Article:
OTTAWA -- According to a recent study of 36 primary care physician (PCP) offices in relatively affluent suburban areas of six U.S. cities, one-fourth of people (25.5 percent) tested positive for the virus that causes genital herpes, despite the fact only four percent reported a history of the condition. As the study shows, genital herpes infection rates were high even among suburban, educated and mid-high income populations. The results of this study were presented today at the 15th Biennial Congress of the International Society for Sexually Transmitted Diseases Research (ISSTDR).
"These findings help to break the stereotype that there are only certain types of people that have herpes," said Douglas Fleming, MD, lead study author and assistant professor in the Department of Medicine at the Robert Wood Johnson Medical School in Piscataway, N.J.
"One of the reasons herpes continues to spread is because very few people with the virus know they have it. In order to help manage the spread of the disease, both doctors and patients need to be aware that everyone who is sexually active is at risk for getting herpes."
Most people who carry the virus are unaware they have the disease because they never recognize the signs of infection. They often mistake the symptoms of genital herpes with other conditions, such as urinary tract infections (UTIs), fungal infections (e.g., jock itch), allergic reactions or even ingrown hairs. This lack of recognition and testing often results in the herpes virus being unknowingly passed to others.
"Knowing that herpes is highly prevalent among affluent and educated people living in the suburbs should help to erase some of the stigma so commonly associated with the disease," said Dr. Ruth Westheimer, America's leading sex and relationship therapist. "The prevalence statistics should not be used to scare people, but encourage everyone to always practice safer sex, including the use of condoms, to get tested, to learn how to help prevent the continued spread of the disease and, if they are infected, to understand their choices in managing the disease."
The study took place at six randomly selected PCP offices in relatively affluent areas in each of six U.S. cities (Atlanta, Baltimore, Boston, Chicago, Dallas, Denver). At each office, approximately 150 people age 18-59 volunteered to participate. All blood samples were sent to a central laboratory to determine if the sample was seropositive for HSV-2, in other words, had the virus that causes genital herpes (GH). All samples were analyzed using the Focus Technologies HerpeSelect(R) 2 ELISA IgG test designed specifically to detect HSV-2 antibodies in the blood.
In total, 5,732 people were screened; 5,452 provided an analyzable blood sample and 5,433 completed a questionnaire. The final sample was 75 percent white, 14 percent African American, and 4 percent Hispanic. Eighty percent were employed full- or part-time, 74 percent had some college or higher education, 45 percent had a household income of $60,000 or higher, and 68 percent were married/living with their partner.
The overall weighted HSV-2 seroprevalence was 25.5 percent -- that means 1 in 4 people tested positive for the virus that causes genital herpes. The seroprevalence increased from 13.4 percent in the 18-29-year age group, to 25.2 percent (30-39 years), to 31.2 percent (40-49 years) and 28.0 percent (50-59 years). Seroprevalence among women (28.3 percent) was greater than that among men (22.0 percent), and was consistently higher across all age groups. Of the 1,387 people that tested positive for genital herpes, only 12 percent knew they were infected.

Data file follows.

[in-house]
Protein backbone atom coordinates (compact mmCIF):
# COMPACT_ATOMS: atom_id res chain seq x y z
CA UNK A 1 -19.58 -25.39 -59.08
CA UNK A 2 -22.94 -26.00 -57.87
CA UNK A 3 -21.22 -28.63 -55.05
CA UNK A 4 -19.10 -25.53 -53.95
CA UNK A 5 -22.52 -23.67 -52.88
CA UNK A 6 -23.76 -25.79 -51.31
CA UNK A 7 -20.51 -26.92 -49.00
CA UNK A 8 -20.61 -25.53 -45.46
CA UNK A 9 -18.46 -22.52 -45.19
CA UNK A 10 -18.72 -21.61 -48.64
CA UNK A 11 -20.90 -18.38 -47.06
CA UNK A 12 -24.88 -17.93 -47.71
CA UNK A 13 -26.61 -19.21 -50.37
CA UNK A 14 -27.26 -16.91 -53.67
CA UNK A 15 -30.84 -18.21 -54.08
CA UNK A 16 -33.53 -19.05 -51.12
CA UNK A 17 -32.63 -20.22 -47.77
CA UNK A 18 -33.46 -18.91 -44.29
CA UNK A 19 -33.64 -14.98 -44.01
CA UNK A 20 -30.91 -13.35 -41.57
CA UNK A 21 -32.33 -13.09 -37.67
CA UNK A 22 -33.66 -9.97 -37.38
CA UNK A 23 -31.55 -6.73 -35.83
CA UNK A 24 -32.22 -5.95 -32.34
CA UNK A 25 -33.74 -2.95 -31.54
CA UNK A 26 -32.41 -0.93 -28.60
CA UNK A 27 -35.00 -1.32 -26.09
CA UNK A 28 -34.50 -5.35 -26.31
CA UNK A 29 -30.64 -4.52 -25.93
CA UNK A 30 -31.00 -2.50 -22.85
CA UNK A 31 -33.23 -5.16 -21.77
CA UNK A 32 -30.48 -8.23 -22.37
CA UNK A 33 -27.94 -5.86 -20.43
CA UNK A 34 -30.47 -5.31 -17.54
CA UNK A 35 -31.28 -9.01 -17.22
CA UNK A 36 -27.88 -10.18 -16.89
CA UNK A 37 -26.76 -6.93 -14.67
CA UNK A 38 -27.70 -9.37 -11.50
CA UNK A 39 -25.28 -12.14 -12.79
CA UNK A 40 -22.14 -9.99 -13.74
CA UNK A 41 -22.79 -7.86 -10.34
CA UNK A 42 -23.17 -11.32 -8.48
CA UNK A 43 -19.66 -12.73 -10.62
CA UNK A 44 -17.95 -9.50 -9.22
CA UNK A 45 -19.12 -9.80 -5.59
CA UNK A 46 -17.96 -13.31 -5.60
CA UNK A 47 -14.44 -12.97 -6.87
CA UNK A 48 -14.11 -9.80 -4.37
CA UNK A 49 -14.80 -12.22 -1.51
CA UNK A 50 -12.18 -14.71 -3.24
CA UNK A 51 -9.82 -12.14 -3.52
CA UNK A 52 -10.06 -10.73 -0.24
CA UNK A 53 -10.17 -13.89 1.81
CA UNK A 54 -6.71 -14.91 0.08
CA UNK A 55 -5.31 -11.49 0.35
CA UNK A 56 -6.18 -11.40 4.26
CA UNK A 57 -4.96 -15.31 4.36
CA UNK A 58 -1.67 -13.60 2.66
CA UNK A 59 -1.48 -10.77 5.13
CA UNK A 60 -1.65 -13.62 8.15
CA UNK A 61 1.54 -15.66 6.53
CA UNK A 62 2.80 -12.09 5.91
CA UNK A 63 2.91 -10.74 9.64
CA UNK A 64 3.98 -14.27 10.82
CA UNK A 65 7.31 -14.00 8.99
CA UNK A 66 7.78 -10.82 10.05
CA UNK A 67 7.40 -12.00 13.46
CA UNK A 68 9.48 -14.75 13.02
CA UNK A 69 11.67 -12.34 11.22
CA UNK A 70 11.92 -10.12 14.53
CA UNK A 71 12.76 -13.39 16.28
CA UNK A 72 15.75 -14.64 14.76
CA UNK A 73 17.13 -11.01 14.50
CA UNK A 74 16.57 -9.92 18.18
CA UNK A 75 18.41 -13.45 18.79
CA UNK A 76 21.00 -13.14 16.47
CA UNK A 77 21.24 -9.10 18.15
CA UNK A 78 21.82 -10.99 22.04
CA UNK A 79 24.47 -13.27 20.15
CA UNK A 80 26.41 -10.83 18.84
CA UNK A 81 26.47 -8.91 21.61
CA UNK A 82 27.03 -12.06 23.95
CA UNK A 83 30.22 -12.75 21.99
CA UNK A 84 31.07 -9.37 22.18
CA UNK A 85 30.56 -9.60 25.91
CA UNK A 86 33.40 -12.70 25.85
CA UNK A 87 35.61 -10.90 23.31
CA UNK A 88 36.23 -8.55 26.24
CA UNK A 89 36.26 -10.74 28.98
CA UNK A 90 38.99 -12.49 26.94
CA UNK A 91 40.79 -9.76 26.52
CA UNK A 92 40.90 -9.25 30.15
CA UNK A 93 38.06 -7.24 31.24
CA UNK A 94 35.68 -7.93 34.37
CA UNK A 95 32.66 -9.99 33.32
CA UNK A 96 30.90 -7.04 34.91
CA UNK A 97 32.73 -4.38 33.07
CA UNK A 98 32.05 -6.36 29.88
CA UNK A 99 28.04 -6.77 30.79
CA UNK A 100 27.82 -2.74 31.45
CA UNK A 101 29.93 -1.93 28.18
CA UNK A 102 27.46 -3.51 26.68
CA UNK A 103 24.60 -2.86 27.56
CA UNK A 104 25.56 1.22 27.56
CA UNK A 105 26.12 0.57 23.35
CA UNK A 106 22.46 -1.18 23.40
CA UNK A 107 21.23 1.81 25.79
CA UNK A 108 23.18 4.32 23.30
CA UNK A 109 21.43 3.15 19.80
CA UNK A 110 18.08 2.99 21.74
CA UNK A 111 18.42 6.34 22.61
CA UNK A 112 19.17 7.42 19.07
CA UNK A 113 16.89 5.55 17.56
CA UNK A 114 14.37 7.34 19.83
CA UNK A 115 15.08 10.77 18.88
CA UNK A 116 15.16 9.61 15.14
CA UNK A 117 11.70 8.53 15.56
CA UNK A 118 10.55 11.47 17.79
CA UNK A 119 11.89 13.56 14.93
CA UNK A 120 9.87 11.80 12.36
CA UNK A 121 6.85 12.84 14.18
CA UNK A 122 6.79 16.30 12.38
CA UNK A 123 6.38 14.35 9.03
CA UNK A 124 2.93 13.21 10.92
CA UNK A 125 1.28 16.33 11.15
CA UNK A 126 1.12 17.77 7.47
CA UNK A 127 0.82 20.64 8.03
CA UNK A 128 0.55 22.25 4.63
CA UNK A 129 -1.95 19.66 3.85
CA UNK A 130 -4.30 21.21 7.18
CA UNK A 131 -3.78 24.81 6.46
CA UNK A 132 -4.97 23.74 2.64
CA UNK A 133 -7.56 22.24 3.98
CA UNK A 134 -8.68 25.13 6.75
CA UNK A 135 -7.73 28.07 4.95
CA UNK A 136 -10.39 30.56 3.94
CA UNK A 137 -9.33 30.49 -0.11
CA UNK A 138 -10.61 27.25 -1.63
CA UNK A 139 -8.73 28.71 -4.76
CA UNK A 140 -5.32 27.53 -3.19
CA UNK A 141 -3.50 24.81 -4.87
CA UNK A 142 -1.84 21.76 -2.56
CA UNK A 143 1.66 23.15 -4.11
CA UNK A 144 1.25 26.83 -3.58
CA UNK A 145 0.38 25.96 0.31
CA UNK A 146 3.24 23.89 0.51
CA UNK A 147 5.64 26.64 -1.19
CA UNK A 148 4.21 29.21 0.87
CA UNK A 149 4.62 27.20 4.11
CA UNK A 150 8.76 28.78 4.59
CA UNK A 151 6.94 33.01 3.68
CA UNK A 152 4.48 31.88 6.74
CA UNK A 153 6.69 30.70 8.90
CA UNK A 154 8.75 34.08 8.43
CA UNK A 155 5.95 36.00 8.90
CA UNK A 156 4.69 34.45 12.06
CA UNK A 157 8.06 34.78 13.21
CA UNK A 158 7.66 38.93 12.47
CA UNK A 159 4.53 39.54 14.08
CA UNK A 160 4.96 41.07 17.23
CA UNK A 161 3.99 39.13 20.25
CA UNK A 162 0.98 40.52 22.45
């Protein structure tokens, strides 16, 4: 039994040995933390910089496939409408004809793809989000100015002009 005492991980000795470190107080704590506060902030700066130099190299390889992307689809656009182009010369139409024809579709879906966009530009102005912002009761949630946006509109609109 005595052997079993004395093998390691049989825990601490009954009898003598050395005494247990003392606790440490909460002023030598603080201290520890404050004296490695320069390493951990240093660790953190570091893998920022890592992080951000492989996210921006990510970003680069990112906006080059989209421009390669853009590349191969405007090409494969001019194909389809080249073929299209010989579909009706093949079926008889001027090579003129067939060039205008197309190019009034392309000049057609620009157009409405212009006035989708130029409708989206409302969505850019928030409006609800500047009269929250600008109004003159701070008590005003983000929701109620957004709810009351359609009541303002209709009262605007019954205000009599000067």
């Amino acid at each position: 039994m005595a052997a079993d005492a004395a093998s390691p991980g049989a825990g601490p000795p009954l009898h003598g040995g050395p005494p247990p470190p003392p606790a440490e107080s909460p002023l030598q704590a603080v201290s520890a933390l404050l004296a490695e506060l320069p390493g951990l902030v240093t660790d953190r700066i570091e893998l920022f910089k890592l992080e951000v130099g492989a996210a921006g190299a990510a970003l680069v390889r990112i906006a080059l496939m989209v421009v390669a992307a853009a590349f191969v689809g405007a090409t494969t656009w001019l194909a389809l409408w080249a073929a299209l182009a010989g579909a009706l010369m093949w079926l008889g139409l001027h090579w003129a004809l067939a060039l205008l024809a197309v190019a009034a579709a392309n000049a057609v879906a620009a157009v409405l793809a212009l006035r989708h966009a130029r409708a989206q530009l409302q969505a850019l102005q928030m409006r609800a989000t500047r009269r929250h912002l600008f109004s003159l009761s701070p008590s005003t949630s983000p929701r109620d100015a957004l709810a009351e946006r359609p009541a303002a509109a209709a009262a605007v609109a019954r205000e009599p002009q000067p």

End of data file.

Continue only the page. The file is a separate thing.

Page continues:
The study showed that higher levels of education, income, and marital status did not reduce the chances of having genital herpes: those with some college had a prevalence of 27 percent, college graduates had a prevalence of 22 percent, married individuals had a prevalence of 24 percent, those living with their partners had a prevalence of 29 percent, and those with household incomes of $60,000-$80,000 had a prevalence of 25 percent while those with incomes over $100,000 had a prevalence of 22 percent.
The study was sponsored by GlaxoSmithKline.
Genital herpes is a contagious viral infection primarily caused by the herpes simplex virus type 2 (HSV-2) that spreads through physical skin-to-skin contact in the genital area. It can affect both men and women, causing periodic outbreaks that may appear as painful or itchy clusters of blisters, bumps and rashes in the genital area, or on the thighs or buttocks. Many people confuse genital herpes symptoms with other conditions such as ingrown hair, jock itch, zipper burn, hemorrhoids, allergic reactions, urinary tract infections (UTIs), vaginal infections, insect bites, a cut or a scratch, and irritations from sexual intercourse or tight jeans. In 1991, an estimated 45 million, or 1 in 5, Americans were infected with the virus that causes genital herpes. Experts estimate that now 60 million Americans could have the virus that causes genital herpes, and the CDC estimates that approximately 1 million people are infected each year.
While genital herpes is not a life-threatening disease, the virus never leaves the body, making it a lifelong condition that can recur at various times with or without symptoms. In fact, one study showed up to 70 percent of people may get genital herpes from a partner with genital herpes who reported no signs or symptoms during recent sexual contact. While there is no cure for herpes, patients can manage the disease with suppressive therapy, which involves taking a prescription medicine every day to help suppress outbreaks of genital herpes before they occur, and episodic therapy, which involves taking a prescription medicine at the first sign of a genital herpes outbreak and treating each outbreak as it occurs. There are no treatments proven to reduce the risk of spreading herpes to others.